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Estonia to remove Soviet memorials in Russian-speaking city

Estonia’s majority Russian-speaking city of Narva will have all of its public Soviet memorials removed, the government said on Tuesday, citing rising tensions in the city and accusing Russia of trying to exploit the past to sow division in society.

Estonia, formerly a republic within the Soviet Union, is a member of both NATO and the European Union. The country has been a stalwart supporter of Ukraine since Russia’s invasion on February 24, fearing like its other Baltic neighbours that they could be next.

Tallinn has been anxious that the ethnic Russians, constituting nearly a quarter of its population of 1.3 million, could succumb to the Kremlin’s attempts at playing the note of ethnic allegiance. By extension, Estonia’s fears are that Russia could use the Russian minority as a pretext for an invasion.

In this climate, Estonian authorities in Narva removed at short notice, a WWII-era Soviet tank from the city on Tuesday using a crane, according to footage from national broadcaster ERR. Police told the BNS news agency that the military had been brought in for the operation.

Today Estonia rids itself of one of the most significant and controversial symbols of Soviet occupation. A tank monument in the bordertown Narva. There is no place for monuments of lies of terror, death and destruction to dot our independent land.

Photo: Andres Putting/Ekspress

— Riho Terras (@RihoTerras) August 16, 2022

The tank’s removal was ordered, according to Prime Minister Kaja Kallas, “since tensions are rising in and around Narva”, and Estonia must not give Russia the opportunity to exploit the country’s past in order to further divide society, BNS reported.

My government has decided to remove Soviet monuments from public spaces across #Estonia. As symbols of repressions and Soviet occupation they have become a source of increasing social tensions – at these times, we must keep the risk to public order at a minimum.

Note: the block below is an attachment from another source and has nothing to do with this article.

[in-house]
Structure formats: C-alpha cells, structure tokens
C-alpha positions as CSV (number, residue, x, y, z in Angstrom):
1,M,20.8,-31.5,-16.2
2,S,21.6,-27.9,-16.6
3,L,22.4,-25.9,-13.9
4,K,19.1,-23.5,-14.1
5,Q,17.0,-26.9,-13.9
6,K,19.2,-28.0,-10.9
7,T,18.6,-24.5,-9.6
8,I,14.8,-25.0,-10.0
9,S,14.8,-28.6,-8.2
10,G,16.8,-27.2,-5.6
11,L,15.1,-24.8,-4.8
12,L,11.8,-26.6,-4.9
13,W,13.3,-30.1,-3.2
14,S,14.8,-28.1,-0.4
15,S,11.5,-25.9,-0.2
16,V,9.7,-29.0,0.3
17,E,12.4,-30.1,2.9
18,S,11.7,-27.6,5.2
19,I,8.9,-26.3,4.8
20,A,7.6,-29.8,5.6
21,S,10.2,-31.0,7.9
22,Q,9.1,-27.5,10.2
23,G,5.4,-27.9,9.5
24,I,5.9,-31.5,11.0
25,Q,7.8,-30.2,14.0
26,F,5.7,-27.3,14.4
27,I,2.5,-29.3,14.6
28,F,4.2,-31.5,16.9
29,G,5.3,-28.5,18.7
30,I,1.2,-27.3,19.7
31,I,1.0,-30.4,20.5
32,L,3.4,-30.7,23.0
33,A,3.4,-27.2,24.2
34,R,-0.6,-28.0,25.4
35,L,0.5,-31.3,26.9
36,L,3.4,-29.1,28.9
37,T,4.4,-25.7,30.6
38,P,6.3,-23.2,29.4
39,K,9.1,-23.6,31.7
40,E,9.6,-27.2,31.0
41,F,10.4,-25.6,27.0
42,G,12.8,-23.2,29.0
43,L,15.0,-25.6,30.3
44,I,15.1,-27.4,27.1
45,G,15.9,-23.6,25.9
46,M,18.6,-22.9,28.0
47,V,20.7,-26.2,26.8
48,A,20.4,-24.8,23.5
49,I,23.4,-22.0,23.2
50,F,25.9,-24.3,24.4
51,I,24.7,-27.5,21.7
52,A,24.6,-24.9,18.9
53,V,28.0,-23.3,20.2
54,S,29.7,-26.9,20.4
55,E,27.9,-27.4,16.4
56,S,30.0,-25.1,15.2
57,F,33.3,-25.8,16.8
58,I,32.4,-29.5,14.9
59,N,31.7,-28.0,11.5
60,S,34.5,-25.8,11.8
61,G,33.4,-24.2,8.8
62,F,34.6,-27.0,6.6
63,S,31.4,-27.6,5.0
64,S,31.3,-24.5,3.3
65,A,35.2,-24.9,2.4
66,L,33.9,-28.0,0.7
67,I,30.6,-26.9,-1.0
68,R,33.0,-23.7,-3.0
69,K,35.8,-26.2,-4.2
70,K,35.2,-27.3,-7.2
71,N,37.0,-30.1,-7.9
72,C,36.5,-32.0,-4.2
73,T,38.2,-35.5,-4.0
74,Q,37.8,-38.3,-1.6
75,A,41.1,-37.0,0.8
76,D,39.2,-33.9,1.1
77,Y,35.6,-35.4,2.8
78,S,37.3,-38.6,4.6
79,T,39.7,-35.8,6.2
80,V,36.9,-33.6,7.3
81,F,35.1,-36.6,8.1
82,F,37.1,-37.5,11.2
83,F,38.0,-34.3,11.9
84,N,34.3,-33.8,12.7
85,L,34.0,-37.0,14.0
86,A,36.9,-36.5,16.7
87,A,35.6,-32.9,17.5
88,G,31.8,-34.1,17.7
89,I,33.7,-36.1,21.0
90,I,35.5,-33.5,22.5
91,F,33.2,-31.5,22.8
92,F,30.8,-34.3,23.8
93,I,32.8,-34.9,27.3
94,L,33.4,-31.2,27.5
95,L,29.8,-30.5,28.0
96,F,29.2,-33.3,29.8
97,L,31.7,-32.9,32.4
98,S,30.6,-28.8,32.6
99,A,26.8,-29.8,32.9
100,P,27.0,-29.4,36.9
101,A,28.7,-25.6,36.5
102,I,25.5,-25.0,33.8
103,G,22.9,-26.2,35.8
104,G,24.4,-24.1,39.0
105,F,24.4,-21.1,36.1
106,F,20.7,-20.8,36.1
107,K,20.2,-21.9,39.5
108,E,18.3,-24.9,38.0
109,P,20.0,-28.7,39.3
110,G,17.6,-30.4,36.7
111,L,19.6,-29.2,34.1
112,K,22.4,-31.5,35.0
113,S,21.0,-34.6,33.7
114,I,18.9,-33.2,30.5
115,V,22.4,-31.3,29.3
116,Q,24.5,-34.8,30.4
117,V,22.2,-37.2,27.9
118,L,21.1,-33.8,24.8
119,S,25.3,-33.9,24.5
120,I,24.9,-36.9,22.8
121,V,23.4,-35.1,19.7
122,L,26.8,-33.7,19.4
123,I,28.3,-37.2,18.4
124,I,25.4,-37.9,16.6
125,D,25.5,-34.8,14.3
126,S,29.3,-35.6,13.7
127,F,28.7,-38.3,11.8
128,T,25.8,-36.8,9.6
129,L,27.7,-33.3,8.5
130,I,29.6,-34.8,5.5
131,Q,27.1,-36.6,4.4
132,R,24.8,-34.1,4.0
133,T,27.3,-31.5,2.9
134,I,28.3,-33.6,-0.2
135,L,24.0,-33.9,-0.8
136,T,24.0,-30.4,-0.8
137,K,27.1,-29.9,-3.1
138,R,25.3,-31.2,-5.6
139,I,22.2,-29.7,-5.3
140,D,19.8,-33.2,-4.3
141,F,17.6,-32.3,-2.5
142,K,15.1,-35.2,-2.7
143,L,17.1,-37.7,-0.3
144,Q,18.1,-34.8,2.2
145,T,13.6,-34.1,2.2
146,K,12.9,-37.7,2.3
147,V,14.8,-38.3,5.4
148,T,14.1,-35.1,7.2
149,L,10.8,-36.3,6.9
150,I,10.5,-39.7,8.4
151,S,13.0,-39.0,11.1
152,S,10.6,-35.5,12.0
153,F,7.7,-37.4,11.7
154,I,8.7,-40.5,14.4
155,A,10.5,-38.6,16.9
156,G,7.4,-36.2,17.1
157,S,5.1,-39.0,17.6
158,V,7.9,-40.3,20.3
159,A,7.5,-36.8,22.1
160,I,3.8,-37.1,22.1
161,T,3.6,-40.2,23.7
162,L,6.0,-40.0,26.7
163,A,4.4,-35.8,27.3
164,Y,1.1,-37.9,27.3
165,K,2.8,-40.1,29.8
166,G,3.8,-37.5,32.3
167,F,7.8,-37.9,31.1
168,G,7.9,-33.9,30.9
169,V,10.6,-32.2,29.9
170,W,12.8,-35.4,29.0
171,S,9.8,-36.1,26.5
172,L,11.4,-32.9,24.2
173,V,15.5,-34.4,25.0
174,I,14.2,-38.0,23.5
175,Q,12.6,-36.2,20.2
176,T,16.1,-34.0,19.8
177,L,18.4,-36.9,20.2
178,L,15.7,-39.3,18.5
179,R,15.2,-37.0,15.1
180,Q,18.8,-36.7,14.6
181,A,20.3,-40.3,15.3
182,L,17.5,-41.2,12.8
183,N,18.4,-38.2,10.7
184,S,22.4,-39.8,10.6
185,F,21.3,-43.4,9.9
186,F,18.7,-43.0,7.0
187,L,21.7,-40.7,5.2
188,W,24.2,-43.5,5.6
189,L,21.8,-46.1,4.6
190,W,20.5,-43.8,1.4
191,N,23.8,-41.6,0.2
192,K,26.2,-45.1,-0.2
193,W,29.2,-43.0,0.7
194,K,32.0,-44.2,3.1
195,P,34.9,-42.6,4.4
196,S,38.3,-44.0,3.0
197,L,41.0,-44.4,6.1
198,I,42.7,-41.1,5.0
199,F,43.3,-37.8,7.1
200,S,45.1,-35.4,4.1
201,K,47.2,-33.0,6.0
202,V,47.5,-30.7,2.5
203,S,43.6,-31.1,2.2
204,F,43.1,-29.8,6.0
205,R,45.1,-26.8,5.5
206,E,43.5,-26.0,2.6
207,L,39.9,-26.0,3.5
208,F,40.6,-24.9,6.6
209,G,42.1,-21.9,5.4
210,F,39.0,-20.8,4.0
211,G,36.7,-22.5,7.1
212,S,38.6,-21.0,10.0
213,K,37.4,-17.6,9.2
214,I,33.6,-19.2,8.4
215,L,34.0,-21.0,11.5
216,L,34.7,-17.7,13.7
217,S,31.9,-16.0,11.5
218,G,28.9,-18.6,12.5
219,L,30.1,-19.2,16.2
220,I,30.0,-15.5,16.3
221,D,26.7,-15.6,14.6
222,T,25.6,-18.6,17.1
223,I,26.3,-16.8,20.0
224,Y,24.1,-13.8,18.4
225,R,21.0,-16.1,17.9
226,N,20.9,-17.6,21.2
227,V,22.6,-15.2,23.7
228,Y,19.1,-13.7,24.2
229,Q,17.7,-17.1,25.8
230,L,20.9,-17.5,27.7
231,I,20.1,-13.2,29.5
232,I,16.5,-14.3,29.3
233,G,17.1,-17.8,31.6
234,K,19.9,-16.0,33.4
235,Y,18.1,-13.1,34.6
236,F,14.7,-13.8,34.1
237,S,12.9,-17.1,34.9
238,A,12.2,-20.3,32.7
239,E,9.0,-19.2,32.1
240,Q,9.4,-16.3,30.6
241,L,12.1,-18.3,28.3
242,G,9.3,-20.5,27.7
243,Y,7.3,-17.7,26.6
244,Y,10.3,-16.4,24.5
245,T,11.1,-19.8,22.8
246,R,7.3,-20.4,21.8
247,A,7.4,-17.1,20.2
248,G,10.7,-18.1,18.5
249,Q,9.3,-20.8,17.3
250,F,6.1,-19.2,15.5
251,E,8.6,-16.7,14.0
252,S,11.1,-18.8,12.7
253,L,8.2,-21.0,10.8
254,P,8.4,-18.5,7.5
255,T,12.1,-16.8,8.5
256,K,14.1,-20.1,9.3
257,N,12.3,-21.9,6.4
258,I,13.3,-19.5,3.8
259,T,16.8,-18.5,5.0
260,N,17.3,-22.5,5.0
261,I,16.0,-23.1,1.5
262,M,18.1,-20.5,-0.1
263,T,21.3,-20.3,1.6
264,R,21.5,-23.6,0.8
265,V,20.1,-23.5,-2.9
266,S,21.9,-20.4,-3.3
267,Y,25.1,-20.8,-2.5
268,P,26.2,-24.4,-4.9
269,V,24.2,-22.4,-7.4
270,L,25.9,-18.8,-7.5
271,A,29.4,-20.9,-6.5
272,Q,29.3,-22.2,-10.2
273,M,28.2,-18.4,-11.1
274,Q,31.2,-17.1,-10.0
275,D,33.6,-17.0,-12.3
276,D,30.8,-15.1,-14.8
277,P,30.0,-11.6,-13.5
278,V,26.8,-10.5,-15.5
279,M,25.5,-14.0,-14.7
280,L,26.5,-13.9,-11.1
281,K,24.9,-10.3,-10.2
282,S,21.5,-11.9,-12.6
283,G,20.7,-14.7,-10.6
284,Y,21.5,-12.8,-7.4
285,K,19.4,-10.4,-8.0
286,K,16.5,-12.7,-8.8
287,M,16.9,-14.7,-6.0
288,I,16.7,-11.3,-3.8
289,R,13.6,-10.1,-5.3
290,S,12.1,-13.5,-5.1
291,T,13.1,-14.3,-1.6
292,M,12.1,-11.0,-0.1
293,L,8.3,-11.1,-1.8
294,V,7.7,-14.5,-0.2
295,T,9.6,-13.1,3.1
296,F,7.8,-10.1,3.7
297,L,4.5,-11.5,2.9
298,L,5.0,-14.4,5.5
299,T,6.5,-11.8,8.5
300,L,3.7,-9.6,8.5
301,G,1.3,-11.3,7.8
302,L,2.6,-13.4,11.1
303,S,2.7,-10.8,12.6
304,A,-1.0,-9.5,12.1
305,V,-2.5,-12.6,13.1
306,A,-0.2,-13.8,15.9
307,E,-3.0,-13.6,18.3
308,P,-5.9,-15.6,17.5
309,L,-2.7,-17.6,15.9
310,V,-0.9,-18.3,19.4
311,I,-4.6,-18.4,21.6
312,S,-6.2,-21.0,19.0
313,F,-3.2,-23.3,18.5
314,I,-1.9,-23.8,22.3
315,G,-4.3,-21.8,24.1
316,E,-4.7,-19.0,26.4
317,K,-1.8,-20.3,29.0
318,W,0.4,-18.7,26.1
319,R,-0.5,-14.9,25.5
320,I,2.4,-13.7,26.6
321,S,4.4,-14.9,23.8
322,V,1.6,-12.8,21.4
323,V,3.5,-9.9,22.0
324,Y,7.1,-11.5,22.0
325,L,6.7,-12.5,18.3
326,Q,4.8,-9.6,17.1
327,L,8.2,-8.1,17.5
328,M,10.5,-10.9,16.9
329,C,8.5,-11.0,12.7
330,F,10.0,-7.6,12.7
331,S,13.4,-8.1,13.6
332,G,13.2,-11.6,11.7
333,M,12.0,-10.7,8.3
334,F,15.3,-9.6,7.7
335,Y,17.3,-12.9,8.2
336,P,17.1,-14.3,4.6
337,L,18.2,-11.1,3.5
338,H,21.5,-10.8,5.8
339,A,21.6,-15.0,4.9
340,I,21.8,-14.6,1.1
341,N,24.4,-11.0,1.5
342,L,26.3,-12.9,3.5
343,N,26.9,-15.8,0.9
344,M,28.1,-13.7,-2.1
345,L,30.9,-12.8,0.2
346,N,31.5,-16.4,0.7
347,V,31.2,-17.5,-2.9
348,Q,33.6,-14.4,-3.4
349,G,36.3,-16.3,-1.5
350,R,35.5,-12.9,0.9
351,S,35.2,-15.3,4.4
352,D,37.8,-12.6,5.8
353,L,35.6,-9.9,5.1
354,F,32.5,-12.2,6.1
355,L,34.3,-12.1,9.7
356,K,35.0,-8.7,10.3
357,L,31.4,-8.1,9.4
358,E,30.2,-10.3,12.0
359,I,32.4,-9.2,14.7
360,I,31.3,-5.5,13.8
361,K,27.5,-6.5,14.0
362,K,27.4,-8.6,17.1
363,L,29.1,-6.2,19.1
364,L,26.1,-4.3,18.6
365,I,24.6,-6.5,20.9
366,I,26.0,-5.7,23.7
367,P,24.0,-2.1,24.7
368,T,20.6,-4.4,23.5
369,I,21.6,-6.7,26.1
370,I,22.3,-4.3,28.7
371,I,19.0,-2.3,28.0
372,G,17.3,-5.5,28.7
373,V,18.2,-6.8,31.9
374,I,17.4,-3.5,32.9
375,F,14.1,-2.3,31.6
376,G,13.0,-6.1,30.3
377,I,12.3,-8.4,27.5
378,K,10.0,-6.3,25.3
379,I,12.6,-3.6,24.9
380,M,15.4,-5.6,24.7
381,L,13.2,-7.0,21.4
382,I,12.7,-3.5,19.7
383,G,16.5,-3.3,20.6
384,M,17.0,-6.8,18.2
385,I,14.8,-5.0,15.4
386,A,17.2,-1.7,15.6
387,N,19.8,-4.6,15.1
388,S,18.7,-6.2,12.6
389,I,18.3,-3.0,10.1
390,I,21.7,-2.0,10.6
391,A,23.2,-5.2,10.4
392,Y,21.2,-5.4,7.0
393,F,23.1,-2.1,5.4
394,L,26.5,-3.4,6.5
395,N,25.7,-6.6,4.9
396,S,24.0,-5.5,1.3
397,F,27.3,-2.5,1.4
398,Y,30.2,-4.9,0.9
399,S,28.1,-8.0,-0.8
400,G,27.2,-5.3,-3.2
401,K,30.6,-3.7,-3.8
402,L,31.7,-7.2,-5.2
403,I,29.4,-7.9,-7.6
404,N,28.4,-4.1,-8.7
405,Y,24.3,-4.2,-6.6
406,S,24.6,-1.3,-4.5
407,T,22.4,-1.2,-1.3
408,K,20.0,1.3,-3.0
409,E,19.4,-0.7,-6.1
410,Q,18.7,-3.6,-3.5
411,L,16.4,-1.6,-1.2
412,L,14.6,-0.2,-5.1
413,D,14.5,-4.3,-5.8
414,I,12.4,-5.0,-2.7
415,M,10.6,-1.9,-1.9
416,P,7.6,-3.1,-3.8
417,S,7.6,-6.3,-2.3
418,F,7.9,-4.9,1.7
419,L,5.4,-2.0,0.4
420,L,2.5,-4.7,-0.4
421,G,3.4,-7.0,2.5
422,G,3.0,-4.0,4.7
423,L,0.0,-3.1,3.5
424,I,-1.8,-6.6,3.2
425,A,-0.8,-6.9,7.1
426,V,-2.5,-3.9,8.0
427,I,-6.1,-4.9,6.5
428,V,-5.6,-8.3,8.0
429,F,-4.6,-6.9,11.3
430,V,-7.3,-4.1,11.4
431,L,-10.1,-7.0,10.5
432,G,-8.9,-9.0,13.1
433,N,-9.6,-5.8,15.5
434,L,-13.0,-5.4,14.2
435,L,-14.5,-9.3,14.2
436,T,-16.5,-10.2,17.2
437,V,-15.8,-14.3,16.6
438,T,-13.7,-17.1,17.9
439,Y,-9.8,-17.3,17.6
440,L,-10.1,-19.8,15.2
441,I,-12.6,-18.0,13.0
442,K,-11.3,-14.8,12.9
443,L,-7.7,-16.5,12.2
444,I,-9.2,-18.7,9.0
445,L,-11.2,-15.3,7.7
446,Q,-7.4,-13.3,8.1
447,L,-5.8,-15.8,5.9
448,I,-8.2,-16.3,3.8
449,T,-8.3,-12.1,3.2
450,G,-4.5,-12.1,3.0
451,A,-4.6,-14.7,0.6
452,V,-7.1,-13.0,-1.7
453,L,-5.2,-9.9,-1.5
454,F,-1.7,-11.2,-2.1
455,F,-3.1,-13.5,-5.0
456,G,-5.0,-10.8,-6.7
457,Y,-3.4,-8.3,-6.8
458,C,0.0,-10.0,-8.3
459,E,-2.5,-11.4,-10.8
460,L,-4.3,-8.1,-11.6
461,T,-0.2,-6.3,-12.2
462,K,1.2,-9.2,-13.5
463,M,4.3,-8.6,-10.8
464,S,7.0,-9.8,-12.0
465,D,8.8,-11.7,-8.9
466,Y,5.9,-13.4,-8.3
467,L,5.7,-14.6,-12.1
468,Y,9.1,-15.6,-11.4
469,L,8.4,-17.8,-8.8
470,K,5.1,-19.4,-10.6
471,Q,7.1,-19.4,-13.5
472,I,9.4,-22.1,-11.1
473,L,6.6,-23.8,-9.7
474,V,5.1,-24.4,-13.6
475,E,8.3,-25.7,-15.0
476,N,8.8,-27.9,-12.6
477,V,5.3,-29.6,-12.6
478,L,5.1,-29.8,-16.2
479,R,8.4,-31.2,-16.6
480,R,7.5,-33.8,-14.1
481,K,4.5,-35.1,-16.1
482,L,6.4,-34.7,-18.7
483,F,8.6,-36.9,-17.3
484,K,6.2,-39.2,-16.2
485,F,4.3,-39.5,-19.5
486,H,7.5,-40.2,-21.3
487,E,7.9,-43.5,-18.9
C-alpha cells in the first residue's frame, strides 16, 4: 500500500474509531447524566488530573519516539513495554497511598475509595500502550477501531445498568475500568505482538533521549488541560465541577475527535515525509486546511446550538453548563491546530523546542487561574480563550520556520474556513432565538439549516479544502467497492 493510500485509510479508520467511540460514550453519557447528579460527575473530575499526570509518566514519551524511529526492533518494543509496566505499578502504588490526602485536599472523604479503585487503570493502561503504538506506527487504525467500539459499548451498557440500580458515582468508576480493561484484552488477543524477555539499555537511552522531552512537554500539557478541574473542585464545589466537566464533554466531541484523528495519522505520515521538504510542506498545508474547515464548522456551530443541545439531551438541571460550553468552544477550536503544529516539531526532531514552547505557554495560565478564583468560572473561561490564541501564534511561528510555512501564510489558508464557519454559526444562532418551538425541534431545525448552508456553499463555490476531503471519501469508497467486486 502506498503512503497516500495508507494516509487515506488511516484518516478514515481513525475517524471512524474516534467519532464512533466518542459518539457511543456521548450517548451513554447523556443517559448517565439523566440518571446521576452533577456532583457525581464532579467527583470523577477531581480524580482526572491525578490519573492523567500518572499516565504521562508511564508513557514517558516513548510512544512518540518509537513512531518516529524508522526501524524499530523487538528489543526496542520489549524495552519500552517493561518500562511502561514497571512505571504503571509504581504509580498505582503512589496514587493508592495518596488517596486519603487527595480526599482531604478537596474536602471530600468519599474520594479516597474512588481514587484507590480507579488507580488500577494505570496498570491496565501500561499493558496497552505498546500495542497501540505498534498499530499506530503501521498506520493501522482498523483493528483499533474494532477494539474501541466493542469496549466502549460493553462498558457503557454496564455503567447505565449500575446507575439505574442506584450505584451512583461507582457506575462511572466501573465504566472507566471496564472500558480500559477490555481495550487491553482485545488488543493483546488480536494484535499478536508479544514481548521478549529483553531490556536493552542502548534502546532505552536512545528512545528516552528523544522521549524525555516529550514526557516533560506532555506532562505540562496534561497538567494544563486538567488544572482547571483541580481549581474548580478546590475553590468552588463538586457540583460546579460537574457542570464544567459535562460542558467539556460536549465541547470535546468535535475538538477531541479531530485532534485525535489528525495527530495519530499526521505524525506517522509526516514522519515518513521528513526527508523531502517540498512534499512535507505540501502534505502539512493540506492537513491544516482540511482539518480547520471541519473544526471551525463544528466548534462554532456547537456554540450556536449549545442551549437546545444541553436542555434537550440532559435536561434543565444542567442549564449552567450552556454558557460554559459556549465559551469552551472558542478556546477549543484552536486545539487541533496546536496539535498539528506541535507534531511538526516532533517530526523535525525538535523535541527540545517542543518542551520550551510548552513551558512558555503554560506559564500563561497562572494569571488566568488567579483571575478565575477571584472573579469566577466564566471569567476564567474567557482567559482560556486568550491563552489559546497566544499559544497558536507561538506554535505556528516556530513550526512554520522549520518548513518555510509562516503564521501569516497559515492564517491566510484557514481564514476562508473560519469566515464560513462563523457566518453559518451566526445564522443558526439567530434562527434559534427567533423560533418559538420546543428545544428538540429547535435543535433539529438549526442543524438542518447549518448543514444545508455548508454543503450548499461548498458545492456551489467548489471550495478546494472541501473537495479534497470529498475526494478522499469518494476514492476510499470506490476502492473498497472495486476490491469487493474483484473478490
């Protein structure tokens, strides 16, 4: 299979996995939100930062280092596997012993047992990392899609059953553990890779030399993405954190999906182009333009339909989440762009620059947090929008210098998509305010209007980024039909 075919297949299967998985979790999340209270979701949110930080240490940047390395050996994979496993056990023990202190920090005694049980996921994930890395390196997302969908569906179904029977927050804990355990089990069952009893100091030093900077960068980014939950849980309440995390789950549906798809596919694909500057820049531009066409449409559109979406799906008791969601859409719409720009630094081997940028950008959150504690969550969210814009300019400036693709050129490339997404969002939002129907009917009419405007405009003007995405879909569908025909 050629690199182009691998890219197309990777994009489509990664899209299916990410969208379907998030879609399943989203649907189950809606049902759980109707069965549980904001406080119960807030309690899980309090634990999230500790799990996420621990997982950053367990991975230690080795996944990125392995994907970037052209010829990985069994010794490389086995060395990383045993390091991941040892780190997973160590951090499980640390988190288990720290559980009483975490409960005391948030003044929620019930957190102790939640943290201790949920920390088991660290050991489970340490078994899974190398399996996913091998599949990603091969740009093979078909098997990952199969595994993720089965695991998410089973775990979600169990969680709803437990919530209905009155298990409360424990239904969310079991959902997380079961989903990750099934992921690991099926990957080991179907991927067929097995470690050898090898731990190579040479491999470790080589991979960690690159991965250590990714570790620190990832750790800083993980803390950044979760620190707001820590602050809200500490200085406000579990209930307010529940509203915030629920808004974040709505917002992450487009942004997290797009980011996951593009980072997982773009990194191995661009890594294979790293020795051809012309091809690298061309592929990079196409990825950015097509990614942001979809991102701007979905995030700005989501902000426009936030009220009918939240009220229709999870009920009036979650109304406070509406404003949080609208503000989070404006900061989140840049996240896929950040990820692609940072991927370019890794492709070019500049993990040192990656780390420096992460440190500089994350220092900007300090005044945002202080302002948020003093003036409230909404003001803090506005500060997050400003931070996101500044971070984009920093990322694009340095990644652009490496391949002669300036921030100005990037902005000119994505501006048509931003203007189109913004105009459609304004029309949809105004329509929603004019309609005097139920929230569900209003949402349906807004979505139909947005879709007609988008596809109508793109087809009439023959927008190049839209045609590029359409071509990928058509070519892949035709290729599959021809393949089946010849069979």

— Kaja Kallas (@kajakallas) August 16, 2022

She did not provide details of any potential interference.

Bordering Russia and including Narva, Estonia’s north-eastern Ida-Viru county is three-quarters ethnically Russian, according to official statistics.

Estonian history suffers from a particular dissonance. Invaded by both Nazi German and Soviet forces in the war, Estonia had its people on both sides of the conflict. The Soviet era left a painful scar on Estonian society with the deportation of tens of thousands of Estonians to Siberian labour camps.

In 2007, Tallinn saw rioting by mainly Russian-speaking youth when Estonia removed a Red Army WWII monument from the centre of the capital. At that time, Moscow called the move an insult to the Soviet fighters who drove the Nazi occupiers out of Estonia.

In its statement on Tuesday, the Estonian government also said it would go a step farther in removing more Soviet monuments in Narva, such as a Soviet-era monument to war victims, which would be replaced by “a neutral grave marker”.

Foreign Minister Urmas Reinsalu also said that any foreigner opposing the removals would have their residence permit revoked, news agency BNS reported.

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